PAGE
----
According to Joel 2:28-32, God intends to pour out of His Spirit upon the entire planet at the time of the end…the latter rain…with a piercing truth like the sharp, two-edged sword it is…setting large numbers of people free from the blindness of skeptical unbelief.

This can mean nothing less than a critical zone of danger every bit as perilous as the early Christians faced in Jerusalem…proclaiming boldly after Pentecost that Jesus of Nazareth is the messiah risen from the dead for our salvation.

This can mean nothing less than a similar experience of persecution and tribulation…encountered by Paul in his evangelical mission to the first-century Greco-Roman world…that will separate-out the subtleties and nuances of a final understanding of the knowledge of good and evil…in the closing chapter of human redemptive history.

A genuine God-composed journey of faith life-script sets-up a foreordained crash and a collision between the two opposing “business models” in our approach to life.

An entirely new model of complex, well-ordered, pre-planned, and premeditated information is needed for a larger enterprise, before the “scope of work” grows.

Joshua did not think up the military strategy to bring down the walls of Jericho.

Gideon would never have dreamed up the battle plan God devised to defeat the invading Midianites.

The life-script of waiting patiently for the birth of Isaac was far outside of the initial contemplation of both Abraham and Sarah.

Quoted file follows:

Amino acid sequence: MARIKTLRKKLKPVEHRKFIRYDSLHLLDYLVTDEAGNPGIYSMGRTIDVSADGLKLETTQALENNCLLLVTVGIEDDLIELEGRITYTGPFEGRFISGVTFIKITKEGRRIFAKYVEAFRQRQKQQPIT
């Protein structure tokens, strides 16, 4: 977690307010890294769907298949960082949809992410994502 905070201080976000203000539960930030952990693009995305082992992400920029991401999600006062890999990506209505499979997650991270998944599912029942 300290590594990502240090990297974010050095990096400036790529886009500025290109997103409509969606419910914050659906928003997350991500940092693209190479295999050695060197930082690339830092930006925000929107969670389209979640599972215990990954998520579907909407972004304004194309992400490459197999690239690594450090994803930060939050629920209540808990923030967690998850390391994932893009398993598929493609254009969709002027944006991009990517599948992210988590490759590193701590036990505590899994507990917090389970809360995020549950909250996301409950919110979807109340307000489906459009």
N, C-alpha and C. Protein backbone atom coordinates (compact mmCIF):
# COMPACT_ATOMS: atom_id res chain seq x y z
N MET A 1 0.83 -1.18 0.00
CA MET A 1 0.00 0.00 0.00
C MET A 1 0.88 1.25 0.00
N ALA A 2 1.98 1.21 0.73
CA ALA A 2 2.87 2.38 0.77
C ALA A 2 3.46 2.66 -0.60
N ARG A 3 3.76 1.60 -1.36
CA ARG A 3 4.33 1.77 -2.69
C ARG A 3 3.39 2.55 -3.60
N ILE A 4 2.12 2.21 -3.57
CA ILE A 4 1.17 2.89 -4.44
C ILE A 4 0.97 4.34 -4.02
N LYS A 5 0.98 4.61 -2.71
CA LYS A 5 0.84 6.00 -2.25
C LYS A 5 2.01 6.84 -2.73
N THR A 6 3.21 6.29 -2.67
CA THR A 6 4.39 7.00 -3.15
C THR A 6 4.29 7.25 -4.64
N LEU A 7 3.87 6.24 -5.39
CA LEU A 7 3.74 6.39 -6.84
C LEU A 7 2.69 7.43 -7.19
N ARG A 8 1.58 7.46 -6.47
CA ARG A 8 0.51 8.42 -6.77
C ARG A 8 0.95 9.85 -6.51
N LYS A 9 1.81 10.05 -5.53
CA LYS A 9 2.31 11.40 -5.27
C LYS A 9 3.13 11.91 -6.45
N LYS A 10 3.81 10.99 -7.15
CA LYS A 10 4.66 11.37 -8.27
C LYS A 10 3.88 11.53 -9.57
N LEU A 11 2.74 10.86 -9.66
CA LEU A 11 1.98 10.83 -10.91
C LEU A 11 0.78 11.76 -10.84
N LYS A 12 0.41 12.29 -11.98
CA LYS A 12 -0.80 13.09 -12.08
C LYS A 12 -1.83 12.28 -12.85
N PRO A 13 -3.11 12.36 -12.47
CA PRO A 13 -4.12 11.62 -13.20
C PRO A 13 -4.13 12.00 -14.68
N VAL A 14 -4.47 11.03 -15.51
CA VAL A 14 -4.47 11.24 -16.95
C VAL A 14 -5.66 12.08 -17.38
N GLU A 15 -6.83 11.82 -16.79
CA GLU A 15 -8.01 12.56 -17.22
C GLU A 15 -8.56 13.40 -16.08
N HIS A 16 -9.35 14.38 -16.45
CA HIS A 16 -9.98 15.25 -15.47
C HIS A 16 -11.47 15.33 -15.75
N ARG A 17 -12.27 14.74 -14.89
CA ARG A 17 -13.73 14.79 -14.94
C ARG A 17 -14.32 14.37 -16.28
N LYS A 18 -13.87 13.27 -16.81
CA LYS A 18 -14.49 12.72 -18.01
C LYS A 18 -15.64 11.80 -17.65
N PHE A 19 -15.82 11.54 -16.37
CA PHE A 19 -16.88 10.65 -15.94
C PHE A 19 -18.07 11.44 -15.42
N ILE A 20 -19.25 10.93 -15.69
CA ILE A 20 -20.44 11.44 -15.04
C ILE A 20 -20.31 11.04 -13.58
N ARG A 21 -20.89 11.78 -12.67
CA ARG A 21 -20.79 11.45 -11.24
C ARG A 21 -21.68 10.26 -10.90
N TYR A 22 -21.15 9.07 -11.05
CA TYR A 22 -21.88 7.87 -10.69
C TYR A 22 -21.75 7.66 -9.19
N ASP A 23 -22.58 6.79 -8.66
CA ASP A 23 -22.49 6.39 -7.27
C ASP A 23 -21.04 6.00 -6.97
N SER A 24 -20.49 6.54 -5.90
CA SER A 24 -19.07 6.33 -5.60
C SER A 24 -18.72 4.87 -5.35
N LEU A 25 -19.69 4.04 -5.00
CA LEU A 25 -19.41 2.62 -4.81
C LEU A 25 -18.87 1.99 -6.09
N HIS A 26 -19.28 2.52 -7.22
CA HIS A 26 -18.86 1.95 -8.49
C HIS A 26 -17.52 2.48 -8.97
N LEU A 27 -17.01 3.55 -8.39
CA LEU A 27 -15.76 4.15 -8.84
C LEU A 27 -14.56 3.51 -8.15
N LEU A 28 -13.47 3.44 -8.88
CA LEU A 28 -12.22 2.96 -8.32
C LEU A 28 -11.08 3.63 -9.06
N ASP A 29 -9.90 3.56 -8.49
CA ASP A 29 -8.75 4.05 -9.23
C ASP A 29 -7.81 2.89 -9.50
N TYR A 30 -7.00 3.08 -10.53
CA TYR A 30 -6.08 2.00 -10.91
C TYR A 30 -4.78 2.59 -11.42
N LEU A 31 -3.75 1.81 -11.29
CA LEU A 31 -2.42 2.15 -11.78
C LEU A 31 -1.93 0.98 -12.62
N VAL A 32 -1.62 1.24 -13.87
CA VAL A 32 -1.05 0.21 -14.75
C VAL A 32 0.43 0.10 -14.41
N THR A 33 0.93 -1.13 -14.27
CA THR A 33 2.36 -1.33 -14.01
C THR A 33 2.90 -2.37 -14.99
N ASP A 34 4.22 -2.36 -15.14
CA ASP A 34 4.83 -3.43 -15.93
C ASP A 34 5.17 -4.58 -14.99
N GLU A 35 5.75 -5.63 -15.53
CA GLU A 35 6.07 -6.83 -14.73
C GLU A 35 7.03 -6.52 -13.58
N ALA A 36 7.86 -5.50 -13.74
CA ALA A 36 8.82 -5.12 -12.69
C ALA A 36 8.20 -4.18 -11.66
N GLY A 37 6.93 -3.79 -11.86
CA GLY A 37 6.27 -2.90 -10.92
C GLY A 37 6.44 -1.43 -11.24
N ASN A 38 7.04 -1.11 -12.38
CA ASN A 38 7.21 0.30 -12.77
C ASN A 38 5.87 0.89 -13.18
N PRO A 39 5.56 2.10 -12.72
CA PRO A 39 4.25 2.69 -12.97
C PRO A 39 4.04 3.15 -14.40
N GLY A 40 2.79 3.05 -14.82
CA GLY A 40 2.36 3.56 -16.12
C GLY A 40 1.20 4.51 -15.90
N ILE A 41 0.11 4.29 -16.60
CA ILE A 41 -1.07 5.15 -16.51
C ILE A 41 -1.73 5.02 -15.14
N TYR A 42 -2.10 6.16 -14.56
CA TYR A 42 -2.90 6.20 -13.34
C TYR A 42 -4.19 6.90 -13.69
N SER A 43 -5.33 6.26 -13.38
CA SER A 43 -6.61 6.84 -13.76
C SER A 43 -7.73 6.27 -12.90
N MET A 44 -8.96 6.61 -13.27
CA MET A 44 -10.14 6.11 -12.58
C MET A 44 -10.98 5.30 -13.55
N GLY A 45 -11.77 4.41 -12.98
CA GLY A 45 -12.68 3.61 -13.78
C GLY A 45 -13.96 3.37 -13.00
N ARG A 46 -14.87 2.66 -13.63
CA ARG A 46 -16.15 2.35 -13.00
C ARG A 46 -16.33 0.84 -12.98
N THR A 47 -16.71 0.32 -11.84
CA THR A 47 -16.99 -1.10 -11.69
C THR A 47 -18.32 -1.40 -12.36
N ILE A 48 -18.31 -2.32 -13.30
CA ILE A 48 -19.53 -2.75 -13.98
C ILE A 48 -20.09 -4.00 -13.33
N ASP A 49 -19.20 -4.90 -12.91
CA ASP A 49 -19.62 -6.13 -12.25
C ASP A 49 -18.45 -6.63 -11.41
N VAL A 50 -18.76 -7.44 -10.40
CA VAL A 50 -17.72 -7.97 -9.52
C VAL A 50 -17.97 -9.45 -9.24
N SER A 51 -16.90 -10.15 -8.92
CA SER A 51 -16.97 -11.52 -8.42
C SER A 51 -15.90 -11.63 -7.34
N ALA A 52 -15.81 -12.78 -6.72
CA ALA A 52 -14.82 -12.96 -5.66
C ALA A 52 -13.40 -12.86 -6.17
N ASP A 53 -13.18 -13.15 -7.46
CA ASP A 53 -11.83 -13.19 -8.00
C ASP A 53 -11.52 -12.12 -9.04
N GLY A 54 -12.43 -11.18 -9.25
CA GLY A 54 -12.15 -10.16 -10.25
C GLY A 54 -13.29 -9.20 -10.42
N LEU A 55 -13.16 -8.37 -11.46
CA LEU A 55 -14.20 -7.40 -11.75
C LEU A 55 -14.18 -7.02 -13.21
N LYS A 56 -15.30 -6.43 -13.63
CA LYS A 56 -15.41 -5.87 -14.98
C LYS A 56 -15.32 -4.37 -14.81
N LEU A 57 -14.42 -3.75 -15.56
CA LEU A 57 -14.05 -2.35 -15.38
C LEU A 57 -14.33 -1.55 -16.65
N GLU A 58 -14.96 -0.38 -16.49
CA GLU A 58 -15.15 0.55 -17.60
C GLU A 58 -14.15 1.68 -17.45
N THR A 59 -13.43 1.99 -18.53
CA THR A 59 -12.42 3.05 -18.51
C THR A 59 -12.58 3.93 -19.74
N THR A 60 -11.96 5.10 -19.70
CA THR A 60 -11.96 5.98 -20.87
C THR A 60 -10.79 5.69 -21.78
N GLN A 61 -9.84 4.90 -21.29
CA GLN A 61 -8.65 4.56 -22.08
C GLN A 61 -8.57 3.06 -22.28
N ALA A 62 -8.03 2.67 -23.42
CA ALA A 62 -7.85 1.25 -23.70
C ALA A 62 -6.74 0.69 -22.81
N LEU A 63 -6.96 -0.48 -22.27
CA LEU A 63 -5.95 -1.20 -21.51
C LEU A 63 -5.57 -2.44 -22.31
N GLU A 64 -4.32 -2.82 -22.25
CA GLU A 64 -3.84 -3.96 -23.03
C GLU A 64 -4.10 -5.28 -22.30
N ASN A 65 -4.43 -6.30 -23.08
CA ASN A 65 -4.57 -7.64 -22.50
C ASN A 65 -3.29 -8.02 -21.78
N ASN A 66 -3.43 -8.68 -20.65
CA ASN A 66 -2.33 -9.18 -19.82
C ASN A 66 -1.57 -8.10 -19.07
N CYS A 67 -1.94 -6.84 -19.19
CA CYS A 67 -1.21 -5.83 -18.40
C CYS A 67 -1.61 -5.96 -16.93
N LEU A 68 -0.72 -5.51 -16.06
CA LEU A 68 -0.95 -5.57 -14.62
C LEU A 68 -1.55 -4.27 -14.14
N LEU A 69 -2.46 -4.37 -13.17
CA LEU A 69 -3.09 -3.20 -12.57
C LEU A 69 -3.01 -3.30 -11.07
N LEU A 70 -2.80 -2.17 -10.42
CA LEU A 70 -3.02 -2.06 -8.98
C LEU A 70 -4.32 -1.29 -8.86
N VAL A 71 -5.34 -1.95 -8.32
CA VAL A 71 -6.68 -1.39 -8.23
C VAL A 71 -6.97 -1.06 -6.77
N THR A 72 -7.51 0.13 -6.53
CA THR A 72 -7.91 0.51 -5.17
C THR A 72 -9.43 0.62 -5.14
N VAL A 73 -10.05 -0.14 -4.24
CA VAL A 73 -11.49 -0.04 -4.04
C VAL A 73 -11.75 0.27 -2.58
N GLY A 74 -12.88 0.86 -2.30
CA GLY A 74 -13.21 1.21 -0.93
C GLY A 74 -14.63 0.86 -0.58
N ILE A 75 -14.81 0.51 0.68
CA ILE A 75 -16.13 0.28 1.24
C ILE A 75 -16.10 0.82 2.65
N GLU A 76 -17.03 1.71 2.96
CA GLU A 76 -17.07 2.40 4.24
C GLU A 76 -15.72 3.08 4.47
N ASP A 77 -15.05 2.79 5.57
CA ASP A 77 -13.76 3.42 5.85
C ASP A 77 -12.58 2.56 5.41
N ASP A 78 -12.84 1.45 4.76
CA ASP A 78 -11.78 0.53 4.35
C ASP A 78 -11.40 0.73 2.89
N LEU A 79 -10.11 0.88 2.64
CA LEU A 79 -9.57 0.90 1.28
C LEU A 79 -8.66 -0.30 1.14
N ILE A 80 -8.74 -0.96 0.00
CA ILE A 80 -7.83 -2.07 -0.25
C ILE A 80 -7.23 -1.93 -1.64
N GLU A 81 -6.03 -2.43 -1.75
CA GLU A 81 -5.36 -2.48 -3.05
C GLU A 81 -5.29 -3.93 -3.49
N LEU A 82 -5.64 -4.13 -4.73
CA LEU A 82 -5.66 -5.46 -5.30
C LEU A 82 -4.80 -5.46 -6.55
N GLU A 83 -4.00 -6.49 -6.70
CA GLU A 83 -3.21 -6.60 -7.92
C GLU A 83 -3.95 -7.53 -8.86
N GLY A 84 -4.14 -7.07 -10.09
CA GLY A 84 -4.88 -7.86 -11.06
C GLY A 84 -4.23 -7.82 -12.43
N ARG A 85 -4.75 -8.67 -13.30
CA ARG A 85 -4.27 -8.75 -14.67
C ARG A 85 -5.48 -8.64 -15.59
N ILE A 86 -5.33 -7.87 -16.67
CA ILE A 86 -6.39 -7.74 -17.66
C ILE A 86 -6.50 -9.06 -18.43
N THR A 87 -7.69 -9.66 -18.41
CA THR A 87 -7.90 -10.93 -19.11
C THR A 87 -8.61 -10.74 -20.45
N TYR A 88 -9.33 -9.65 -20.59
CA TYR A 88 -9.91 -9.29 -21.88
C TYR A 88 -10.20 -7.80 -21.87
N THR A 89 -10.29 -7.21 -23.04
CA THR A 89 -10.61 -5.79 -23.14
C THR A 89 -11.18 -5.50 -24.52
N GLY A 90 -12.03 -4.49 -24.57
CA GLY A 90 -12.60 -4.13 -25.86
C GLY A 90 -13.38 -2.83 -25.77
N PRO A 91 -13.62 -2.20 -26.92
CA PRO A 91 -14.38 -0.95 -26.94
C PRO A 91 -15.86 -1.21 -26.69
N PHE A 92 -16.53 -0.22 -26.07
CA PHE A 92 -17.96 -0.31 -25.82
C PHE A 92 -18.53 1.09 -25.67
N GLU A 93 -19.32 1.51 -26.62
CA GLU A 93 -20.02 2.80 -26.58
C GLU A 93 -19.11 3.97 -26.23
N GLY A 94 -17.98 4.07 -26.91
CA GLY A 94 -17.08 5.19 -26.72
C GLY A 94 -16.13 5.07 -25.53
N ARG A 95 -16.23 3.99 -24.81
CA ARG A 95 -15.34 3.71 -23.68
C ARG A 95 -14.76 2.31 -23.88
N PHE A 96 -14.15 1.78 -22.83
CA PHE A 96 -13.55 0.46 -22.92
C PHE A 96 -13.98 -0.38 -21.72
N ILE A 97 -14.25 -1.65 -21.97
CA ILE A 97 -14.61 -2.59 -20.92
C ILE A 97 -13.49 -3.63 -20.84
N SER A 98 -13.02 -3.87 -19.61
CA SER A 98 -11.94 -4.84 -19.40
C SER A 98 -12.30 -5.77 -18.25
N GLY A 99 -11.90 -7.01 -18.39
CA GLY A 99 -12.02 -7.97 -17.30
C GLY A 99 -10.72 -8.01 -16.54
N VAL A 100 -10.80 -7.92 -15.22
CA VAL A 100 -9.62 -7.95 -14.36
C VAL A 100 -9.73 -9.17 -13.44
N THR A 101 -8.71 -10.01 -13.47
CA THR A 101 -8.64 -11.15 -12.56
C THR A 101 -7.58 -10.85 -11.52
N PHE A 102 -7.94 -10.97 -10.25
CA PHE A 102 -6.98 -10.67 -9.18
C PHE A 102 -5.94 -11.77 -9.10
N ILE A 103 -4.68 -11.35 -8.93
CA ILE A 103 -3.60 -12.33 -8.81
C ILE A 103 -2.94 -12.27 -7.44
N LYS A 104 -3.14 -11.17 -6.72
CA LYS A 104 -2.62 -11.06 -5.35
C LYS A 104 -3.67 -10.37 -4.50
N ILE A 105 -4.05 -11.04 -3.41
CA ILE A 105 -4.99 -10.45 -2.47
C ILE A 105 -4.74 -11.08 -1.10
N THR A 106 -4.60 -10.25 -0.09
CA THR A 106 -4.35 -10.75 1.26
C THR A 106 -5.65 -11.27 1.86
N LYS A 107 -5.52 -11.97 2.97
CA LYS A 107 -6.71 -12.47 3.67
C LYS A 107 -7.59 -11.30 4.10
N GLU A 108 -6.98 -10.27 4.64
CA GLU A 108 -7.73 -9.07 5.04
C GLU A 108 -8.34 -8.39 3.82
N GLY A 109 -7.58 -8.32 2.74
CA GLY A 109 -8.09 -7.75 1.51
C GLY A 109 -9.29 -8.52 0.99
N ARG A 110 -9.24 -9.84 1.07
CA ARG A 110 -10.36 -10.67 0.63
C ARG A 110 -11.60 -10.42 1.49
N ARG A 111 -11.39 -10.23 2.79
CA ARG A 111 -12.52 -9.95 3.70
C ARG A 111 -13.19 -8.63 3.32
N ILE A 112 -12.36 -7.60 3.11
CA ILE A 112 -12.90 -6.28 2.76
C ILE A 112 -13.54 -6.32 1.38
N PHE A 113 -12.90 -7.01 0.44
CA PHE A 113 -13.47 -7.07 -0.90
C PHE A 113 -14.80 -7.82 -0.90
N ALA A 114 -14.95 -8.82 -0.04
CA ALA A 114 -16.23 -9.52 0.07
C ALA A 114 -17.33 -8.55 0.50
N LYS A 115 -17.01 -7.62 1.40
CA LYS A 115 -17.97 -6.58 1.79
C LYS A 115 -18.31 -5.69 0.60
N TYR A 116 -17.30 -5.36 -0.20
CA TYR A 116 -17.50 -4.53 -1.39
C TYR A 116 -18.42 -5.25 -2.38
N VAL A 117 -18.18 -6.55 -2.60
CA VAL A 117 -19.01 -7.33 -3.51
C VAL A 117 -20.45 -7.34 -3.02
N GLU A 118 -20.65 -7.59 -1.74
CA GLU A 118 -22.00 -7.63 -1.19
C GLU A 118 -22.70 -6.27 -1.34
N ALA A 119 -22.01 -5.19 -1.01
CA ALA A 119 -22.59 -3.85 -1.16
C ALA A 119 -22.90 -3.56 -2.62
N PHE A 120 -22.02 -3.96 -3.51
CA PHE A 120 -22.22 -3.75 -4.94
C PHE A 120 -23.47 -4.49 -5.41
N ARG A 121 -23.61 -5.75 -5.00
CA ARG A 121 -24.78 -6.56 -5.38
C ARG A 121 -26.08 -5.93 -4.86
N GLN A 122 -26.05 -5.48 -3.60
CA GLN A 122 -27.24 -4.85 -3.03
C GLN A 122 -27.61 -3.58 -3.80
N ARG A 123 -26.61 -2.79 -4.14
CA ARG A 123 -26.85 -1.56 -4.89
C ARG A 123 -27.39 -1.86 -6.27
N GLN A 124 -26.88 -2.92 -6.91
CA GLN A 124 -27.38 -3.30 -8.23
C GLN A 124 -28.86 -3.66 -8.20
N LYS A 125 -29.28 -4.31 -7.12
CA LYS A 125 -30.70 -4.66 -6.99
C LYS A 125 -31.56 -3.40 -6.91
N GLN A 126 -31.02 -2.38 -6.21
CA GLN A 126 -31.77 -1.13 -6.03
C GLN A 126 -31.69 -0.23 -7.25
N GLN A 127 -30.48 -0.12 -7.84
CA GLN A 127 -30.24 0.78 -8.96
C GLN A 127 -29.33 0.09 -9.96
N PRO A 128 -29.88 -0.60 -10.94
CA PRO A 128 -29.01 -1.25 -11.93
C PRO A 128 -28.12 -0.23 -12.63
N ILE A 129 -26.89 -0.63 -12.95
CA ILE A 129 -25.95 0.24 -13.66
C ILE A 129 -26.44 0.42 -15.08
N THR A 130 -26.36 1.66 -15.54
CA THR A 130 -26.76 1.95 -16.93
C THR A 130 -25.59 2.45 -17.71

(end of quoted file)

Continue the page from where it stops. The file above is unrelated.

Peter could not anticipate all of the upcoming events that would revolutionize his life in the simply call of Jesus: “Come ye after me, and I will make you to become fishers of men” (Mk. 1:17).

Like Paul (1 Tim. 1:15), when I became a Christian at age 18, many years ago, at that time, I now looking back in hindsight would place myself at the bottom 5 to 10 percent of average people out in the world in terms of basic good character.

Sometimes God calls the worst people to follow Him, people who at the time of their conversion are totally lost, misguided, and falling far short of our created potential.

God does this, because after He places divinely motivating faith in our future potential…that at the time we cannot initially see…on our subsequent journey-of-faith road to the recovery of our true selves and our destinies, we have so much “make-up” ground to recover that in catching up there is a great deal of “all truth” basics to learn along the way (Lk. 5:8).